Some parents and the American Civil Liberties Union of Michigan, however, have accused National Heritage Academies of crossing a line. A lawsuit pending in U.S. District Court in Grand Rapids accuses one of Mr. Huizenga's charter schools—which are publicly funded—of promoting religion. He denies the charge, saying "there's nothing remotely religious" about his company's program.
Mr. Huizenga's own $40 million investment in National Heritage, plus $50 million raised from well-to-do friends and family members, have fueled the company's expansion. (One cousin is billionaire H. Wayne Huizenga, the chairman of the auto-retail giant AutoNation Inc. and the owner of the Miami Dolphins football team.)
Mr. Huizenga ticks off several factors influencing his decision to launch an education company: The chance to offer a private-school-quality education for free. A deep belief in the power of the free market. A desire to bring customer service and choice to education. And, of course, the potential to create a profitable company.
"The bottom line is, we see a huge market here," Mr. Huizenga said. "We see a certain amount of dissatisfaction with some ways education has been delivered. And that translates into a high probability for success."
One Click Away
Sean Muller is going online to stake his claim in the education industry.
The 25-year-old techie from Redmond, Wash.—home to technology giant Microsoft Corp.—has created what he hopes will become "the Amazon.com of education," a Web business called EduClick Inc.
His family used to run a general-interest bookstore in a nearby town, which eventually closed. Last year, Mr. Muller parlayed his family's know-how and contacts into an online book-selling business.
Many of the service's customers, it turns out, came from schools—teachers, parents, curriculum directors, librarians, and administrators. That's how Mr. Muller got the idea to spin off EduClick, an education-specific online seller of books, software, audio tapes, and video products. The purchasing system is designed for educators, so customers can use school purchase orders instead of plunking down their own plastic.
"What I saw here is a market that needs better service over the Internet. And I knew we could put together something better than what's out there," said Mr. Muller, who studied cell and molecular biology in college, but decided to forego medical school to pursue online commerce.
"I see great opportunity in this education market. But for me, it was definitely E-commerce first," he said. "I didn't say I wanted to get involved in education first and figure out how to do it. It was definitely the other way around. I wasn't aware even of how big this education industry was until I really started talking to our customers."
Mr. Muller knows it will take some time before EduClick turns a profit, and he's currently seeking investors. In the meantime, the young entrepreneur has been making the rounds to area schools to drum up business among what he calls "a great and loyal market."
"They really like the face-to-face contact," he said. "And I like that, too."
To be as successful as he hopes, Mr. Muller will probably need help from people like Frances McCaughan.
Ms. McCaughan is a venture capitalist at Tribune Ventures, the investment arm of the Tribune Co. in Chicago. In addition to its core newspaper-publishing and media business, the company has become one of the leading publishers of supplementary educational materials over the past decade.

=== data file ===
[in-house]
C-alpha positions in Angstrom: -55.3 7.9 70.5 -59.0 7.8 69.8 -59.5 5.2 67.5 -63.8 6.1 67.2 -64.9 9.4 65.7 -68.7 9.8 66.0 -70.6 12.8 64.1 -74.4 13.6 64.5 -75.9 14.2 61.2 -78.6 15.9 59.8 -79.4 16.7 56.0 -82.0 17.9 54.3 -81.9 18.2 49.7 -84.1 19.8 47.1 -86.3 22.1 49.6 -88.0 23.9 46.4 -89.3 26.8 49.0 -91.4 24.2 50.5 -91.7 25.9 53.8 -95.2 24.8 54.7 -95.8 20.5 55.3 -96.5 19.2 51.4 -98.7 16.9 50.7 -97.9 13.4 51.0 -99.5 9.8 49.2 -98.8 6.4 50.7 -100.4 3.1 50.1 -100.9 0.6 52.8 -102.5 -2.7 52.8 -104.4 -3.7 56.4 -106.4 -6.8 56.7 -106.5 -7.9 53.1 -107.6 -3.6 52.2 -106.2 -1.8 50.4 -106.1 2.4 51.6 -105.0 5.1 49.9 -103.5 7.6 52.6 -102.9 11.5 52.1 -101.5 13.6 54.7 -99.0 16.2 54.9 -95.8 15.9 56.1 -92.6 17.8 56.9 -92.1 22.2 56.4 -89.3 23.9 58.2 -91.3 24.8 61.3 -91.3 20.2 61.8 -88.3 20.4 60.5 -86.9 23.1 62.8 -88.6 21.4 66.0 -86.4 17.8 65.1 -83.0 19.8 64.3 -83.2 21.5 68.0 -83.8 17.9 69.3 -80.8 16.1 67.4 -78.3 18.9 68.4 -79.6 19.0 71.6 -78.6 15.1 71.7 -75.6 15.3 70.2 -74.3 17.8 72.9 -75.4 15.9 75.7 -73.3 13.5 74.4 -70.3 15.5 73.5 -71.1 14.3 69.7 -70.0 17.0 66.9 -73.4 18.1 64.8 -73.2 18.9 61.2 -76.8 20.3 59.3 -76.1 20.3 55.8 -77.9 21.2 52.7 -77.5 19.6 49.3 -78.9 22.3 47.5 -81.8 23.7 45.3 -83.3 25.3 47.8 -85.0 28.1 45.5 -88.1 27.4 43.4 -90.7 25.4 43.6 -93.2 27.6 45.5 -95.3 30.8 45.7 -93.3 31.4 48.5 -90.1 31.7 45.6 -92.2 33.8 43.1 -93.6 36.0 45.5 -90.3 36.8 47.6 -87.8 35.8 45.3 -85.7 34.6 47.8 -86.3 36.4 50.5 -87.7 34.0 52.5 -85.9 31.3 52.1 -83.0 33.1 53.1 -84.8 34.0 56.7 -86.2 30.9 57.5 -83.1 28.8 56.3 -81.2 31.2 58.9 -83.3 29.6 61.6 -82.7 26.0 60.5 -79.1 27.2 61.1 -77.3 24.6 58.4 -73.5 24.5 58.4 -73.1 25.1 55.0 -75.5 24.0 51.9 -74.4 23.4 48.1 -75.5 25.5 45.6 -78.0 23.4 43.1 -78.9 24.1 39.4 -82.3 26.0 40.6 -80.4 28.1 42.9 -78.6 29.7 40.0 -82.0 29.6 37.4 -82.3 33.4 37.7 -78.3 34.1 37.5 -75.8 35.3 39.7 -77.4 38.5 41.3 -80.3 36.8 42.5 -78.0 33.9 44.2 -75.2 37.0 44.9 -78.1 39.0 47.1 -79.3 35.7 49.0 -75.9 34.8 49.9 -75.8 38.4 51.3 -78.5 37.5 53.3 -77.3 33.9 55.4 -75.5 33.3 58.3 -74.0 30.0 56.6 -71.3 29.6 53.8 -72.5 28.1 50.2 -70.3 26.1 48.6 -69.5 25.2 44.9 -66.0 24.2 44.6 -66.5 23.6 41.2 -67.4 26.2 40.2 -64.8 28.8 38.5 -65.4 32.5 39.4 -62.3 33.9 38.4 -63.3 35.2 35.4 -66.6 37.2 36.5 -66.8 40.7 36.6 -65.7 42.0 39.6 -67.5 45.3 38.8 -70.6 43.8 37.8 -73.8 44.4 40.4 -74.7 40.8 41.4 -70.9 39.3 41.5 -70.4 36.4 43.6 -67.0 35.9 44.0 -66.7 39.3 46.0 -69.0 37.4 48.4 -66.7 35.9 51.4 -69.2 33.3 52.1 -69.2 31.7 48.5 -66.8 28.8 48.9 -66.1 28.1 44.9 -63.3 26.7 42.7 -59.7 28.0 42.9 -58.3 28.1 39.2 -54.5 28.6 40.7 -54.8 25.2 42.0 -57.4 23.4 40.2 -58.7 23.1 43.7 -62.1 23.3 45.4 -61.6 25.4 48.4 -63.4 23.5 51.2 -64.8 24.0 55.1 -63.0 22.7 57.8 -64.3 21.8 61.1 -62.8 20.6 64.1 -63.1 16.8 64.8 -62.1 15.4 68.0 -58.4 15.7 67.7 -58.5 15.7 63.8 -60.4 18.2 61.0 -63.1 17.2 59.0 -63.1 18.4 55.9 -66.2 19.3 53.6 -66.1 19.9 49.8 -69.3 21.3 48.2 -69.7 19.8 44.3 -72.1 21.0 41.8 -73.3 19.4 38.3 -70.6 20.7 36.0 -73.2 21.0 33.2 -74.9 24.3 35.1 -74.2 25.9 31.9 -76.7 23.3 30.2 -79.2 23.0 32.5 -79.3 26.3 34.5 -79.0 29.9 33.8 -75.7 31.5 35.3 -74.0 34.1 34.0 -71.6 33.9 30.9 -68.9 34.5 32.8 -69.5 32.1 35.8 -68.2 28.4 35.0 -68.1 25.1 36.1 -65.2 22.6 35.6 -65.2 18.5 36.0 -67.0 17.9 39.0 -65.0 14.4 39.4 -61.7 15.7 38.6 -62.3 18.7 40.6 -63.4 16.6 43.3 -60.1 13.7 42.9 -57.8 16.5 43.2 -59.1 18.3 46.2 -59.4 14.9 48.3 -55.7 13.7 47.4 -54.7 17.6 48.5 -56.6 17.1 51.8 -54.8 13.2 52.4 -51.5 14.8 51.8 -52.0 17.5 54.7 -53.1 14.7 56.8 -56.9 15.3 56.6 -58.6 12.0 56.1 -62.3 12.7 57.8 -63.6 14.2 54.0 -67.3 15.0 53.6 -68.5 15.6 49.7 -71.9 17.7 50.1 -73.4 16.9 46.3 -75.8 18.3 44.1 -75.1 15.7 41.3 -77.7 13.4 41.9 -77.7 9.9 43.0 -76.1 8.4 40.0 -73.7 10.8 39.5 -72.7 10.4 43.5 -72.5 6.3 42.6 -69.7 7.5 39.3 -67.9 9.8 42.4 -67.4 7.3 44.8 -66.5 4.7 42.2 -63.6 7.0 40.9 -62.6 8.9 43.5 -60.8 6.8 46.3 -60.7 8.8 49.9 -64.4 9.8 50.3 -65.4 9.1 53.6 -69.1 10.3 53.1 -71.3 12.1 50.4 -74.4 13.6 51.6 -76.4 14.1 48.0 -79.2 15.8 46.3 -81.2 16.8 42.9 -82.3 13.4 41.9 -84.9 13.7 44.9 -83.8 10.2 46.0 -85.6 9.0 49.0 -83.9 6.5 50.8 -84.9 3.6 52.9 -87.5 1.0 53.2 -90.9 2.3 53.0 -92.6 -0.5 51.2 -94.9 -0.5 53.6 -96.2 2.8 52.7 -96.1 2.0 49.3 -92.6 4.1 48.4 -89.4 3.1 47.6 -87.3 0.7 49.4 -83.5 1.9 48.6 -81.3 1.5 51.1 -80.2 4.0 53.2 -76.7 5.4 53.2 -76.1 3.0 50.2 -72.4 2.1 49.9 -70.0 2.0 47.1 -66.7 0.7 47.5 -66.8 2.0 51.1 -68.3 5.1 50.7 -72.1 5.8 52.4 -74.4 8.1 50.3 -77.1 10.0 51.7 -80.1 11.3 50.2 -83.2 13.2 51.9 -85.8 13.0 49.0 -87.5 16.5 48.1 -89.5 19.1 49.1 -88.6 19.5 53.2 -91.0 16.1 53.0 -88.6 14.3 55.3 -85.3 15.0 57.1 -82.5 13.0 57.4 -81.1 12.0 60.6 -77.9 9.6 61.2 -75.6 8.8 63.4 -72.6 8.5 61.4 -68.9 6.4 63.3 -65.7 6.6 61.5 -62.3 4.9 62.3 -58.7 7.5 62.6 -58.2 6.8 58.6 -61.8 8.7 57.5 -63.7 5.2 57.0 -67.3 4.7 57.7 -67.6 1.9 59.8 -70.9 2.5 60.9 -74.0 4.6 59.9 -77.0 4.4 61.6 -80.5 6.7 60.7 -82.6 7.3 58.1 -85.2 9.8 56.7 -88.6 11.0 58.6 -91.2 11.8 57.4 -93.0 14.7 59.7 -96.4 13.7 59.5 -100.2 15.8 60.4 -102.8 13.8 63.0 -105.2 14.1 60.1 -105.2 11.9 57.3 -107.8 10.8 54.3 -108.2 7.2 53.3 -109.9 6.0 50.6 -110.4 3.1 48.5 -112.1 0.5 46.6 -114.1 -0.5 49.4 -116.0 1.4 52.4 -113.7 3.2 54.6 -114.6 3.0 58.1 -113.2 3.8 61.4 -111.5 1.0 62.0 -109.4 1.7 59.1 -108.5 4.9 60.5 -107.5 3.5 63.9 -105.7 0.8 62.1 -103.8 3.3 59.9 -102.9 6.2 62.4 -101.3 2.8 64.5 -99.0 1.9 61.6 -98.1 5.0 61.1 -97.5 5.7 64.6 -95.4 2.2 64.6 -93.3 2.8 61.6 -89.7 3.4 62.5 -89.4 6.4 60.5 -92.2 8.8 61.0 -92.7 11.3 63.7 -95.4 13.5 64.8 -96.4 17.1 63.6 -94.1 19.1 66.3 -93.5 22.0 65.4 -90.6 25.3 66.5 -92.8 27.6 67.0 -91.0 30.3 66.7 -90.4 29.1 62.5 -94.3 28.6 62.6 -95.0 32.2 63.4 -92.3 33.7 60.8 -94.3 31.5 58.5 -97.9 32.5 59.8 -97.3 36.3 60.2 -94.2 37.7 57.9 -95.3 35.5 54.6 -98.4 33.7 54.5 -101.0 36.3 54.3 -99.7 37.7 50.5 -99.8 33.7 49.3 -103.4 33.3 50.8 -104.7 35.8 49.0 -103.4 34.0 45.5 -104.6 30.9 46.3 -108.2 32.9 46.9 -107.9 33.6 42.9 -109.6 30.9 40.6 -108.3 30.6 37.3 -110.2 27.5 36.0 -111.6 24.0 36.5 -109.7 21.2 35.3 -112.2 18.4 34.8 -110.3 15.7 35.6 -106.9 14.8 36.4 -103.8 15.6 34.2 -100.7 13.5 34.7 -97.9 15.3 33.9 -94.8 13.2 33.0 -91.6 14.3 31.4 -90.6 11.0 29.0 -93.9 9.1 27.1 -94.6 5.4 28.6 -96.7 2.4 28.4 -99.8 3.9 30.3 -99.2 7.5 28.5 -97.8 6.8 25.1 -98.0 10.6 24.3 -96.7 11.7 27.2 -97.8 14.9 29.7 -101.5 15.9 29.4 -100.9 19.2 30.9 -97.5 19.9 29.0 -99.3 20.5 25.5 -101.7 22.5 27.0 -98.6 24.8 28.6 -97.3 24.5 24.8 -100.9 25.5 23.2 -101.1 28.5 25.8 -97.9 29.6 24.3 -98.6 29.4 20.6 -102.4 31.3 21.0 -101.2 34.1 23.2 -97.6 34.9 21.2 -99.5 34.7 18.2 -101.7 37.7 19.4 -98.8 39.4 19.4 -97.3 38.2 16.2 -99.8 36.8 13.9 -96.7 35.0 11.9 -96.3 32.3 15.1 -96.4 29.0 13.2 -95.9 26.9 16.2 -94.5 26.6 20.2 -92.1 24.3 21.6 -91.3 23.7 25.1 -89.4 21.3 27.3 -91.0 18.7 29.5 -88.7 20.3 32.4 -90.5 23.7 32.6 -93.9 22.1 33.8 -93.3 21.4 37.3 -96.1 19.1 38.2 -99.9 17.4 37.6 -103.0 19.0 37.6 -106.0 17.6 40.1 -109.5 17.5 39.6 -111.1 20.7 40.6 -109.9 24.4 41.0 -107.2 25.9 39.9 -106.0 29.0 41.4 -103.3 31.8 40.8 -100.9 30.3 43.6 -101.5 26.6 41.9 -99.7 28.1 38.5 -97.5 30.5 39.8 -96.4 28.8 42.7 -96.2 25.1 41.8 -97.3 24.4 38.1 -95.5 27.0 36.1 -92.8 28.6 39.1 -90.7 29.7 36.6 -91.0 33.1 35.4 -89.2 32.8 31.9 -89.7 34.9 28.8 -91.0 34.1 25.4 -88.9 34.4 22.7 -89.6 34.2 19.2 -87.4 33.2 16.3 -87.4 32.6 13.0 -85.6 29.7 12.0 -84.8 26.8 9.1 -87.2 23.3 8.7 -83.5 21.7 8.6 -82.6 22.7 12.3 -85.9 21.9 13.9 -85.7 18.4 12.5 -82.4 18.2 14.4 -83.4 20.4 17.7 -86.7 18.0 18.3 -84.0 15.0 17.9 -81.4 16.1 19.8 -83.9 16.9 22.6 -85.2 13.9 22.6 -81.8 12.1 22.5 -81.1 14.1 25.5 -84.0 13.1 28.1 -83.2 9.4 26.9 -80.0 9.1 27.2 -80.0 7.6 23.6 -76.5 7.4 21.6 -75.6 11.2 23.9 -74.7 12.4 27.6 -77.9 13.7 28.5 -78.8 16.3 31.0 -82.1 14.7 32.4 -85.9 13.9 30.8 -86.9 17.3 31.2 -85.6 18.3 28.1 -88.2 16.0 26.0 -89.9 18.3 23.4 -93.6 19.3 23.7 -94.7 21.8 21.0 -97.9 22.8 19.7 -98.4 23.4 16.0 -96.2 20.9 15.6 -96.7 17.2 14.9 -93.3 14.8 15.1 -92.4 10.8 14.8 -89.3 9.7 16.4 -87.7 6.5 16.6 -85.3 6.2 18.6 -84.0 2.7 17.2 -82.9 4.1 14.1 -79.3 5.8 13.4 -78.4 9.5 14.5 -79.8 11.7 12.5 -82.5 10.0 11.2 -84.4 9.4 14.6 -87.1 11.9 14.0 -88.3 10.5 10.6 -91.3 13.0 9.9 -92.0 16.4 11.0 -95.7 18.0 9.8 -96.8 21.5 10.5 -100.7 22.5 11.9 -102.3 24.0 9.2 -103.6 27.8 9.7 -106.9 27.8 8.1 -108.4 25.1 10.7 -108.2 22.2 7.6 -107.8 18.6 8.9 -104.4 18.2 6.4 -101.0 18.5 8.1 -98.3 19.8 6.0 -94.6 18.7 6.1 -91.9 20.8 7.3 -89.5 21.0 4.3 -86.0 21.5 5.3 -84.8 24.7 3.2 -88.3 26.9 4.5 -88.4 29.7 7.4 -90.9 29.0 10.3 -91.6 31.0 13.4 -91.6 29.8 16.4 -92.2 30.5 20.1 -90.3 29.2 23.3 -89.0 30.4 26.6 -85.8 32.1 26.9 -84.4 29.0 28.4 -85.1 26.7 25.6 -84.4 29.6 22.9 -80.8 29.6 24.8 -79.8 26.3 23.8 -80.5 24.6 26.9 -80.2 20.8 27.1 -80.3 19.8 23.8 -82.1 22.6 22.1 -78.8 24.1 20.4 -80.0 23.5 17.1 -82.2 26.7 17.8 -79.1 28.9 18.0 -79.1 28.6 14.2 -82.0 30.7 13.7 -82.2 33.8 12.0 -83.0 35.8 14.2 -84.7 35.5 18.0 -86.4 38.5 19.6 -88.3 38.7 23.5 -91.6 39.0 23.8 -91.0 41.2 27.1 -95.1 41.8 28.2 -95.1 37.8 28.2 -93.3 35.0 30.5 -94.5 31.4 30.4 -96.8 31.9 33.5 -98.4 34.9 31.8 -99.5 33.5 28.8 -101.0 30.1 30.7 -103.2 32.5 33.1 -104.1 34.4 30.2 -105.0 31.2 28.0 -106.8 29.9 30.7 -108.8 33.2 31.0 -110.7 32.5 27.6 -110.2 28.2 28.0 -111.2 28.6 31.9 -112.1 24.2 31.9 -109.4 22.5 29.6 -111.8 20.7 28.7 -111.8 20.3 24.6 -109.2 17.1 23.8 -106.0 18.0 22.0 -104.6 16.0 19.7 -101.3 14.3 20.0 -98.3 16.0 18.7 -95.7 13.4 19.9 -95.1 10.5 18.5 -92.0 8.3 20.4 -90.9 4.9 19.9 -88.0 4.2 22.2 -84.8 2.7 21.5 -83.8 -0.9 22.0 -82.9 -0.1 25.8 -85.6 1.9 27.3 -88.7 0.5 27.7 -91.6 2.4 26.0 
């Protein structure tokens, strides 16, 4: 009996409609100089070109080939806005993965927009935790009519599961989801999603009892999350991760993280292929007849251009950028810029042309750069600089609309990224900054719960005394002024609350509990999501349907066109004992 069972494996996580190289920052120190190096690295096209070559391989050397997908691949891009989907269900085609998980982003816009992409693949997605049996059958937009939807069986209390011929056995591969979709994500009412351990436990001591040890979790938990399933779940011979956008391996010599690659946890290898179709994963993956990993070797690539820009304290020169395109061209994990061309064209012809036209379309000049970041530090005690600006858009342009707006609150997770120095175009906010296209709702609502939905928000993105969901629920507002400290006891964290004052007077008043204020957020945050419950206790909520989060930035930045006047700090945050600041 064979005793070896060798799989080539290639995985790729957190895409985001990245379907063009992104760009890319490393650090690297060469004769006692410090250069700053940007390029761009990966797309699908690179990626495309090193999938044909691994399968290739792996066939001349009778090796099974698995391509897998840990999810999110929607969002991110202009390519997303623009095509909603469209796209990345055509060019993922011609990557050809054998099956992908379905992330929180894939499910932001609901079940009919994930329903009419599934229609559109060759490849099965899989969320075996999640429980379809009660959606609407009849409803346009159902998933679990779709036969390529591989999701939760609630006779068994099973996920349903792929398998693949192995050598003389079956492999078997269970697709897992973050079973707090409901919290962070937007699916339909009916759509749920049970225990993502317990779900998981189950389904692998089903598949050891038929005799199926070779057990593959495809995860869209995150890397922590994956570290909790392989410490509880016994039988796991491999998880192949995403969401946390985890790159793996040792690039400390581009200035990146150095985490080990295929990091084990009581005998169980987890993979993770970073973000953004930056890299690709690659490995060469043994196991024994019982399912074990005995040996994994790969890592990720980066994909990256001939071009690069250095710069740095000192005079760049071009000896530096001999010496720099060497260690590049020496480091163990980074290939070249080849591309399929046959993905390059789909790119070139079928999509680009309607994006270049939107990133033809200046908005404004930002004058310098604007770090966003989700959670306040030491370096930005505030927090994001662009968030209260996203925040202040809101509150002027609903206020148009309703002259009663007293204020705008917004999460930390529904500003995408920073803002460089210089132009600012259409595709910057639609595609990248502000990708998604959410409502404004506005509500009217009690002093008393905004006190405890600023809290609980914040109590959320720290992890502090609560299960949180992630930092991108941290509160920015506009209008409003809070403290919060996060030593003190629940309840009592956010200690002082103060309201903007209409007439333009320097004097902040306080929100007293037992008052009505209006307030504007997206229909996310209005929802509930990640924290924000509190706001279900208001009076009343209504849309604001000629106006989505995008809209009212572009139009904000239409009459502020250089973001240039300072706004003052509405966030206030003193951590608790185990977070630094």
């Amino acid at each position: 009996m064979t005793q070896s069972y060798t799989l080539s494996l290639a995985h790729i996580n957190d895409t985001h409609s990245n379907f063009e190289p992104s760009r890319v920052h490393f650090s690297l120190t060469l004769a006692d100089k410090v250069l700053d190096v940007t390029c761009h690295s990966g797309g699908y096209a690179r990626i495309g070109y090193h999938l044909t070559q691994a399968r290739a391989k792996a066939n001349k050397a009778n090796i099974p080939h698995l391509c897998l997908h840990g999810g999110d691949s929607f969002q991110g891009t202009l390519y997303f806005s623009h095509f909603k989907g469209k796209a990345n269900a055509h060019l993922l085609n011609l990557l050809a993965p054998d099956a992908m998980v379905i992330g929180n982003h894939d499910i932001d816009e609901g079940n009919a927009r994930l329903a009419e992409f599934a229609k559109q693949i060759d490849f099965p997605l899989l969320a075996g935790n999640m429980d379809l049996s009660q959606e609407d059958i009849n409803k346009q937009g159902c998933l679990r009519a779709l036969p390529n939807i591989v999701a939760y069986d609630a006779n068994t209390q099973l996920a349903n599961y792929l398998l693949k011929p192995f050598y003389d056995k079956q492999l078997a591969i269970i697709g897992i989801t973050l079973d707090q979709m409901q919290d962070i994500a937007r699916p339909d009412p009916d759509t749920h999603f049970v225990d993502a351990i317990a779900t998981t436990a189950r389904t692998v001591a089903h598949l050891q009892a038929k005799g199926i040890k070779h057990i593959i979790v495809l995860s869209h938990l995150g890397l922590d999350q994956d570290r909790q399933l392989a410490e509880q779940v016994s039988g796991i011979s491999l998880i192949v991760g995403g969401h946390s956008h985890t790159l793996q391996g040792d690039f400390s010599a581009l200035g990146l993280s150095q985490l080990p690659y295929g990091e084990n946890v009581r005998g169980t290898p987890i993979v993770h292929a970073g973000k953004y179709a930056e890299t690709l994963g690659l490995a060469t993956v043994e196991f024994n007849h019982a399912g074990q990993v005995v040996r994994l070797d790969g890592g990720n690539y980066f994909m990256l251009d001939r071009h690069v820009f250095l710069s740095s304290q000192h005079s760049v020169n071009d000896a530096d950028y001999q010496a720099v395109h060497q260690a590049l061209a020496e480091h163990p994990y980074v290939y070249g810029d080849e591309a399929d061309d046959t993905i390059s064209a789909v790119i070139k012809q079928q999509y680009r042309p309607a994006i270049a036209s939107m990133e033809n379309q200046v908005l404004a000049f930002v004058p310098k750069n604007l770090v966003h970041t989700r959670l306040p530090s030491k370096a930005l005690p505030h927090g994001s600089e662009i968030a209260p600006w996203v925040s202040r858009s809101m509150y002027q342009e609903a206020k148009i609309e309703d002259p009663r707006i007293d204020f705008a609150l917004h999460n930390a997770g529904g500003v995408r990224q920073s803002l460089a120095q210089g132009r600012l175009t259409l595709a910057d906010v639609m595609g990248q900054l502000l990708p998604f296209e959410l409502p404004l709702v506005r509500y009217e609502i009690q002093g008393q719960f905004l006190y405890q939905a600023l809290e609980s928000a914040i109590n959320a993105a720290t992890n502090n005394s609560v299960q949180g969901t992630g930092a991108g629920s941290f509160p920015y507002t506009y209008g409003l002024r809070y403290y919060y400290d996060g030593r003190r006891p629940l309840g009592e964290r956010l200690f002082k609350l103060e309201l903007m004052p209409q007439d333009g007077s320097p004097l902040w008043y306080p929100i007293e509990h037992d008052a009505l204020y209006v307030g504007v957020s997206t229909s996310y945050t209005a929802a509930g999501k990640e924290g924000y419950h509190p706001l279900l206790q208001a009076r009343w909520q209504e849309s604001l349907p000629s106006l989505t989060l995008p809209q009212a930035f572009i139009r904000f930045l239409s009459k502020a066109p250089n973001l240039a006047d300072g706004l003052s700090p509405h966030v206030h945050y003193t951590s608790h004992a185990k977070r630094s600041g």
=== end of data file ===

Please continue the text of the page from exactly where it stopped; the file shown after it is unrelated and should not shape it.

Tribune Ventures, which pumps roughly $40 million a year into new or young companies in the entertainment, information, and education arenas, is one of a growing number of venture investors in for-profit education. In the first seven months of 1999 alone, $400 million in private capital was invested in education-related companies, according to Banc of America Securities.
Ms. McCaughan, who holds a Ph.D. in engineering, is one of the people at Tribune Ventures responsible for selecting promising companies. Unlike banks, which lend money and are repaid a fixed sum with interest, venture capitalists take an equity share in the new business. The investments are riskier, but if the business takes off, the venture capital firm can make huge profits.
"I'm constantly reviewing, researching, and analyzing the marketplace—going to conferences, talking to people in the industry, and trying to figure out the new companies coming along and the new ideas in education," Ms. McCaughan said.
Most of Tribune Ventures' education investments to date have been Internet- and technology-based businesses, which is where the 39-year-old's engineering background comes in handy. Ms. McCaughan researched and taught computer modeling of engineering systems for seven years at Case Western Reserve University in Cleveland, but had an itch to move out of academia and into the business world.
She had already joined the Tribune Co. when a venture capital position opened earlier this year. Part of her attraction to the post, she says, was the chance to work on education.
"It was a way for me to renew contact in the education space. I understand the environment of education," she said. "It tends to be slower-paced, and people aren't typically motivated by money. I understand what it takes to talk to people in that marketplace."
Ms. McCaughan is looking for business proposals she thinks will bring "long-term value" to Tribune and to education.
"I really place value not just on content, but pedagogy. We've really tried to avoid 'edutainment' kinds of companies," she said.
On a personal level, Ms. McCaughan says, she finds great satisfaction watching what she sees as the beginning of a technology-based revolution in education. And she believes that building strong companies ultimately will help improve education.
As a venture capitalist, return on investments has to be her top priority. But those other motivations "aren't far behind," she says. "They're awfully close together."
Vol. 19, Issue 14, Pages 1, 14, 16Published in Print: December 1, 1999, as Entrepreneurs Hoping To Do Good, Make Money